The above graph is the quadrupole gravity potential for a rotating sphere drawn along the rotation axis z. Newtonian potential is not included in the picture. The boundary of the star is where Z=1, -1. The square of the form factor is set at 0.02 and the rotational speed at the surface of the star is set at 0.05c, while M=G=c=R=1.
The length of the jets may be determined by the point where the peak height of the dipole potential meets the ordinary Newtonian gravity far out side of the Z axis when a horizontal line is drawn along the Z axis.
While the peak height of the potential is determined by the rotational frequency and the mass of the rotating center and its geometrical shape, there is a mathematical form factor etha that is an arbitrary parameter yet it determines the length of the jets critically. In case of the rotating sphere, however, Lenz-Thirring's result could be used to determine the accurate value of the form factor which turns to be about 0.3R.
In general case, since we do not know exactly how the rotation center may look like in terms of its precise geometrical shape, this arbitrary form factor may be inevitable for the time being.
In actuality, there is little chance that the rotating center will remain like a sphere even if it may have started as one in the beginning. Because of the strong dipole force near the equatorial center, when viewed from the side, it may as well look like two saucers attached together face to face in the horizontal direction.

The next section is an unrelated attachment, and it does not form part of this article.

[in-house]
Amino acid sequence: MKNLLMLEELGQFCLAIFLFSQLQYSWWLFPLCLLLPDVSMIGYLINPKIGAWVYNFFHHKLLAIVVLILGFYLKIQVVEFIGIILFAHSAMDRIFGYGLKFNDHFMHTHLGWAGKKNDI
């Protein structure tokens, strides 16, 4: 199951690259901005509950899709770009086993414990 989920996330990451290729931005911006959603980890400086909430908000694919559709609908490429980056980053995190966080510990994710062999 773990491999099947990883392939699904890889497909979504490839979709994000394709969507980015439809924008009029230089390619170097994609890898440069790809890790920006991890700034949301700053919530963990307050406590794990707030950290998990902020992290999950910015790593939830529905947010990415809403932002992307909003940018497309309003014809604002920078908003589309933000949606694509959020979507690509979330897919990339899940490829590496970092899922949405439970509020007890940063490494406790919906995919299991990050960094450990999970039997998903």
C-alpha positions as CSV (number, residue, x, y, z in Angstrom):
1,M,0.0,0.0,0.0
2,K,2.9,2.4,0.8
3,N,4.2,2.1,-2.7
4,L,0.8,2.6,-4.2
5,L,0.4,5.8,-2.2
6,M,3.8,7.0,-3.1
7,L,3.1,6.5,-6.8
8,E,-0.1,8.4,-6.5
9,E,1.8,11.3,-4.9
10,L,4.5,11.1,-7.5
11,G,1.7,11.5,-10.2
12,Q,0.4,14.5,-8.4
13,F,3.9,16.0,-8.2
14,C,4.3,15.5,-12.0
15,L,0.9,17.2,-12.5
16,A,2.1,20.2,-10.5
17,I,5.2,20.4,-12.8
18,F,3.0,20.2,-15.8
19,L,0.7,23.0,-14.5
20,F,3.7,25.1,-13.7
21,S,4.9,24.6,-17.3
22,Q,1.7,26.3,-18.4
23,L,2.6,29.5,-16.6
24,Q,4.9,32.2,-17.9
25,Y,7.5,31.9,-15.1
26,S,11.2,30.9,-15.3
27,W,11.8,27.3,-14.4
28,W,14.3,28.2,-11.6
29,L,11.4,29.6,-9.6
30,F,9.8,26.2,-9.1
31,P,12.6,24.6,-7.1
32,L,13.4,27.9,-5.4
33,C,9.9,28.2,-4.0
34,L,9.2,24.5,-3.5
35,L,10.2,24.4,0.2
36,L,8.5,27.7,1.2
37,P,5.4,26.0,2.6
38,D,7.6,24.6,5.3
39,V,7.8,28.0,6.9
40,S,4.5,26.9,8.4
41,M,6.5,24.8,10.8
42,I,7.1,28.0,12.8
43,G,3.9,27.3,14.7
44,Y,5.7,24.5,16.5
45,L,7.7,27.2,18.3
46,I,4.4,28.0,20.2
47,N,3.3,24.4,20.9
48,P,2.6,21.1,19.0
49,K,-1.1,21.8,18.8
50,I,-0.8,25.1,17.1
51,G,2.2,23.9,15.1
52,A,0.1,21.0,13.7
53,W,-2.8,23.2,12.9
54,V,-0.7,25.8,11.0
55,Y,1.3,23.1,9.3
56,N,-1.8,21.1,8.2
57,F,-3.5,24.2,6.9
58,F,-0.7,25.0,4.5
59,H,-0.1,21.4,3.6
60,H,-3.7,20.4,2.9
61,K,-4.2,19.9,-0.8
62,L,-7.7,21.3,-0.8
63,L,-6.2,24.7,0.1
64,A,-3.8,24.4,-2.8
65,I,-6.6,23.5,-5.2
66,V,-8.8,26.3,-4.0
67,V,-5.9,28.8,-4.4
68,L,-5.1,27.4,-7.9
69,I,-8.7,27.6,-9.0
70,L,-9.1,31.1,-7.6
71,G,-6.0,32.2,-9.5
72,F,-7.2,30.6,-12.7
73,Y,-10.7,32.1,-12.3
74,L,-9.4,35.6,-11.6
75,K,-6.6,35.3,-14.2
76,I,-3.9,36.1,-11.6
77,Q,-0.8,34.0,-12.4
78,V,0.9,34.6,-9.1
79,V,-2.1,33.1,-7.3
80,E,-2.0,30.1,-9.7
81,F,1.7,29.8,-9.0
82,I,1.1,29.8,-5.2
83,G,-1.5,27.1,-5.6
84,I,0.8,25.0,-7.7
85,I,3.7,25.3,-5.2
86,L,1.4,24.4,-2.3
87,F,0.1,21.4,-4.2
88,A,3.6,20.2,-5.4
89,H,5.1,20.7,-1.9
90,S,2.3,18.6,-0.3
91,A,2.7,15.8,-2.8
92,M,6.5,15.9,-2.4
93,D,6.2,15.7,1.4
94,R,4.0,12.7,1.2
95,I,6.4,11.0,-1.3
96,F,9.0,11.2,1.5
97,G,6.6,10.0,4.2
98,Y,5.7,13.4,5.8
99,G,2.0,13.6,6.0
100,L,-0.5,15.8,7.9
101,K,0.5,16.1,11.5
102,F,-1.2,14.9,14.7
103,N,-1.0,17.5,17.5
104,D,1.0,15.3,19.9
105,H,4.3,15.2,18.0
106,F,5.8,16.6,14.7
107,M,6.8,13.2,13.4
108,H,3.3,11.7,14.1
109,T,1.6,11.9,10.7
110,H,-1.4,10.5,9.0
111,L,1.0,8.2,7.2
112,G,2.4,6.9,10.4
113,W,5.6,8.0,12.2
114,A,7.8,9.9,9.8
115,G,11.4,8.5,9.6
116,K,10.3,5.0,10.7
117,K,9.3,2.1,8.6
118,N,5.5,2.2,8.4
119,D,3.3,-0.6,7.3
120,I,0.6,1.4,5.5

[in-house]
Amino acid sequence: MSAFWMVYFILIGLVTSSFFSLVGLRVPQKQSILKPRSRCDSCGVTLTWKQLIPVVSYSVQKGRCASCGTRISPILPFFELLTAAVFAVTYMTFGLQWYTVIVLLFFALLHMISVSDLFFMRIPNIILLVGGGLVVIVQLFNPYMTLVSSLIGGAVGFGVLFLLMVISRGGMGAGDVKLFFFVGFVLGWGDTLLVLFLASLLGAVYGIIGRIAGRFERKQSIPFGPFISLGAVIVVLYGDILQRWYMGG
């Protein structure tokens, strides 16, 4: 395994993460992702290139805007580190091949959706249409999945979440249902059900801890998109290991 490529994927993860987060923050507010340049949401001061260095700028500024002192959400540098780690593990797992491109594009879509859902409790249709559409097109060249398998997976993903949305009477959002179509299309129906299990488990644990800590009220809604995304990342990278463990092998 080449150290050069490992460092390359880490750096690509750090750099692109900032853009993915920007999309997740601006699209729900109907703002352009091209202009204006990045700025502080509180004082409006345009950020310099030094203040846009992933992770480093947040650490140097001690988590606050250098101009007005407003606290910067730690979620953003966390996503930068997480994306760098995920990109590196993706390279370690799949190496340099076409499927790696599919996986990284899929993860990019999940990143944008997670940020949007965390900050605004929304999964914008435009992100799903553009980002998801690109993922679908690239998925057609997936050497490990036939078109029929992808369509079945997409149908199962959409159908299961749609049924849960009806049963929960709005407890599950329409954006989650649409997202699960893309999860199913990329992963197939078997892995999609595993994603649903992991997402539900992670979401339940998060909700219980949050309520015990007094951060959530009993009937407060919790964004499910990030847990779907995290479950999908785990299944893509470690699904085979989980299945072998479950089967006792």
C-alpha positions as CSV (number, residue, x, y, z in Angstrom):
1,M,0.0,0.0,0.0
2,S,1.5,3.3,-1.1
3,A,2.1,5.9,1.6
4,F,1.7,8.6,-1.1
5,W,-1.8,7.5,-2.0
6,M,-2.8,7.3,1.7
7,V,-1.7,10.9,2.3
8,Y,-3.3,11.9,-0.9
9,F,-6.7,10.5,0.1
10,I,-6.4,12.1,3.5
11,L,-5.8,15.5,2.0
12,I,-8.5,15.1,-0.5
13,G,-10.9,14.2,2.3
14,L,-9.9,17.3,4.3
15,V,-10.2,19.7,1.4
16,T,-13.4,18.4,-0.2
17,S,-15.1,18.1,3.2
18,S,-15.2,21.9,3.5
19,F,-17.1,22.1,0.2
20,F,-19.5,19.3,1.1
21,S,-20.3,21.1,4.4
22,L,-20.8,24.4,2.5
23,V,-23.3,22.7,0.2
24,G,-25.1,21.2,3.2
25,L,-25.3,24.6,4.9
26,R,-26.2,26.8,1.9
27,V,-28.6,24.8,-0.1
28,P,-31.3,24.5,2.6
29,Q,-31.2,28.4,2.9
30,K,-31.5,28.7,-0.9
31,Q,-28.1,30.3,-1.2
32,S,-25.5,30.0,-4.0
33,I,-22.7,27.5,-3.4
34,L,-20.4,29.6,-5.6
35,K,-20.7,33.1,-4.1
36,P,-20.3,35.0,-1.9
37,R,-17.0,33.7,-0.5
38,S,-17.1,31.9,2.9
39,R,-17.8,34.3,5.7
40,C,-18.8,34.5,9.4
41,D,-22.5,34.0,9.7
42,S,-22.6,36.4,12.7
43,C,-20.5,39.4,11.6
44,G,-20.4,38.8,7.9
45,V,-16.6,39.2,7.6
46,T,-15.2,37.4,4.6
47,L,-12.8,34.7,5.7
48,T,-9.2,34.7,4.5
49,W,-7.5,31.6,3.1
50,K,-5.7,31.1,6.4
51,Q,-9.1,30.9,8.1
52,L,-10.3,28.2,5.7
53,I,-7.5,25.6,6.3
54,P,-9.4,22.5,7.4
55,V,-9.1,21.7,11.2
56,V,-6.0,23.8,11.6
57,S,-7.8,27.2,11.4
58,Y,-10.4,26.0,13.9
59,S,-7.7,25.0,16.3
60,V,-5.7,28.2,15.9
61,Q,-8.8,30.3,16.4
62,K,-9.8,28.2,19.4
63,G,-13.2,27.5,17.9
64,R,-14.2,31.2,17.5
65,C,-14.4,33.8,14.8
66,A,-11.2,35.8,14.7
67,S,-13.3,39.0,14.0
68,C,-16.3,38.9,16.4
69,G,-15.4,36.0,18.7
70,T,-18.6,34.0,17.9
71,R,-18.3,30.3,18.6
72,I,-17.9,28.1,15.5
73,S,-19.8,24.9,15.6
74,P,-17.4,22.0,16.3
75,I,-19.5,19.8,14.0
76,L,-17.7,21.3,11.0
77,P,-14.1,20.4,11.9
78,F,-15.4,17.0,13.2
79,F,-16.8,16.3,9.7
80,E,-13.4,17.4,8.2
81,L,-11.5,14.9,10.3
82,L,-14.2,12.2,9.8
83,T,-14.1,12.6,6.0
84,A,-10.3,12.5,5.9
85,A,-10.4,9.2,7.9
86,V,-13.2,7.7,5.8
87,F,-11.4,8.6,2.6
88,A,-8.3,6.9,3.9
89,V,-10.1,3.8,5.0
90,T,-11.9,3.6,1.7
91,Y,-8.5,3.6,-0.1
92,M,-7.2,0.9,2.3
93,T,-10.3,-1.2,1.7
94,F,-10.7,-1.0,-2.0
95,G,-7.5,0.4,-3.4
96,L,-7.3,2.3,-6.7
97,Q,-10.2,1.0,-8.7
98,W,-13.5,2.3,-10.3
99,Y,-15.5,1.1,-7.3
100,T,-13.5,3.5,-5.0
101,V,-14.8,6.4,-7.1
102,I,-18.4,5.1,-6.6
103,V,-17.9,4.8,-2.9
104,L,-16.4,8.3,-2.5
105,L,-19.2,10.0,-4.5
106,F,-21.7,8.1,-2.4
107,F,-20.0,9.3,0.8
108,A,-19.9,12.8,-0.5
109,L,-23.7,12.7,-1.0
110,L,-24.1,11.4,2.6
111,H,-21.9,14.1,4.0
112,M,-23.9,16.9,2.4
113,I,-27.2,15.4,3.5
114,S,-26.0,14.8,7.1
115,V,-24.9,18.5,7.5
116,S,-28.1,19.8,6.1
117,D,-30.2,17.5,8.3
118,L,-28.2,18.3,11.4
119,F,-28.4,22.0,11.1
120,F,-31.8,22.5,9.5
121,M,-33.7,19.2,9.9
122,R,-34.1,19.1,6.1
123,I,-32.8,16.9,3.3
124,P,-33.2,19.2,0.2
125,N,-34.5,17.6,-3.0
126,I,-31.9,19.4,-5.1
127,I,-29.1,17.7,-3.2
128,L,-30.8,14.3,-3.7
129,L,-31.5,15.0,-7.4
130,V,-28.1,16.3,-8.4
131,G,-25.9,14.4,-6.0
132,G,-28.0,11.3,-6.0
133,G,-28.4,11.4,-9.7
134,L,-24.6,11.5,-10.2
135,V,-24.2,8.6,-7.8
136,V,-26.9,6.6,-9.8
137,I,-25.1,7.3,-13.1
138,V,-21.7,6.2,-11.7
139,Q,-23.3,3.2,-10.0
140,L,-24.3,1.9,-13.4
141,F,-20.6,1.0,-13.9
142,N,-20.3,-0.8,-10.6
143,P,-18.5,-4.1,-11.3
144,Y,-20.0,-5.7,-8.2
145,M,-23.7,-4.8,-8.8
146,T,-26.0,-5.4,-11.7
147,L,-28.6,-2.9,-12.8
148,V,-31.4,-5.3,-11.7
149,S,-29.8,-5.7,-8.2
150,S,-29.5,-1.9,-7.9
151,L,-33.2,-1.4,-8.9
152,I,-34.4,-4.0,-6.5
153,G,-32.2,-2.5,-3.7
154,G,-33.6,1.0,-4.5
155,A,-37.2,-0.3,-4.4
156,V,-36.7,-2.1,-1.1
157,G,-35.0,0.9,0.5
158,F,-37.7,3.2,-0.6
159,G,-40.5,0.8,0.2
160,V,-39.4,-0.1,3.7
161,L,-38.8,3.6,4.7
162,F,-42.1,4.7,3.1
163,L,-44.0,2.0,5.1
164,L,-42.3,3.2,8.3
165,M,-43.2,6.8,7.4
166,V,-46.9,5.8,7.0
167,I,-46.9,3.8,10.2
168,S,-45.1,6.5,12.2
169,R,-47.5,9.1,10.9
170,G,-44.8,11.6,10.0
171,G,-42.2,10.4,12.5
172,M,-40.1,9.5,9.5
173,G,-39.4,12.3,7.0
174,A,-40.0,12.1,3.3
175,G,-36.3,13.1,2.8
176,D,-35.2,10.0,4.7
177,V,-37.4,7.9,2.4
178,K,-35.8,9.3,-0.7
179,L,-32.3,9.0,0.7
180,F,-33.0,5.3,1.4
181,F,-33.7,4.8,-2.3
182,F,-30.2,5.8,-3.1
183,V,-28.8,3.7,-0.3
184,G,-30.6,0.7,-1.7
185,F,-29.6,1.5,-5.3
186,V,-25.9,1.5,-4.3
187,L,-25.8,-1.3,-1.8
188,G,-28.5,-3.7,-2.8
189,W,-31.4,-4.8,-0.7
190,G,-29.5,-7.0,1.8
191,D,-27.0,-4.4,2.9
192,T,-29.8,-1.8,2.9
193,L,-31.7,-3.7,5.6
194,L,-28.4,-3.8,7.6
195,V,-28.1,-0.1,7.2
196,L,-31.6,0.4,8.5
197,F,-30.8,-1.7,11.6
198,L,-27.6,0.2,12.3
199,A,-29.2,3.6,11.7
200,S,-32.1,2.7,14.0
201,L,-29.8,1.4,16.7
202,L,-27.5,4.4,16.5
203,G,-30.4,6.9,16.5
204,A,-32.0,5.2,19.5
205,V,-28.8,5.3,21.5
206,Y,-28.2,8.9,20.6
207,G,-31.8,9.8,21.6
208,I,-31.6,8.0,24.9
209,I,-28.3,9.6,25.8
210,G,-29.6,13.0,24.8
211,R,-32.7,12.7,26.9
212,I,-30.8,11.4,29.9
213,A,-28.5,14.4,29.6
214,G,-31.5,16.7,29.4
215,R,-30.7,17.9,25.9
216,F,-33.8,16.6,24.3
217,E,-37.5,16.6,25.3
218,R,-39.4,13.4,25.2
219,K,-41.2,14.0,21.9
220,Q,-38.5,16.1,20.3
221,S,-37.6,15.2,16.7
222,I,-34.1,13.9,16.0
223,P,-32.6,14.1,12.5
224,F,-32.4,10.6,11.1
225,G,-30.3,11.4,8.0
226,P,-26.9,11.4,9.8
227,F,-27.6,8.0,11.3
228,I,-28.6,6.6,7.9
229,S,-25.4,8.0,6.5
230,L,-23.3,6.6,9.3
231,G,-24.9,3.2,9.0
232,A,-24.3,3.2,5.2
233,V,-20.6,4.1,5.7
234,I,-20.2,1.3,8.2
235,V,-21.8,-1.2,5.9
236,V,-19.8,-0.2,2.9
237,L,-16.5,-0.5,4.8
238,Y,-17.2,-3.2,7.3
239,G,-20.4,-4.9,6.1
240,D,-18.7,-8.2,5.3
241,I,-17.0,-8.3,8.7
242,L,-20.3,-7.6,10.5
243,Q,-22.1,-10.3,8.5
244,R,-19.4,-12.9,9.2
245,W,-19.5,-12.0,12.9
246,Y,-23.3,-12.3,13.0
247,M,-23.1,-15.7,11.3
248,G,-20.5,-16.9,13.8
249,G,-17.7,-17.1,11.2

A slight dimple in the middle of the saucer may define the jet's outlet and the main body spreads out around the equatorial plane which may be much longer than the radius of a typical saucer.
While predictions can be made regarding the length of the jets, other informations obtained from the orbital motion of the galactic system would be critical to determine the validity of its predictions.
Note: The above Z directional potential is a fixed one to make it consistent with Lens-Thirring force. The actual Z directional potential which is consistent with the dark matter problem should look like,
Friday, April 20, 2007
The Length of the Jets
Posted by Eue Jin Jeong at 1:19 PM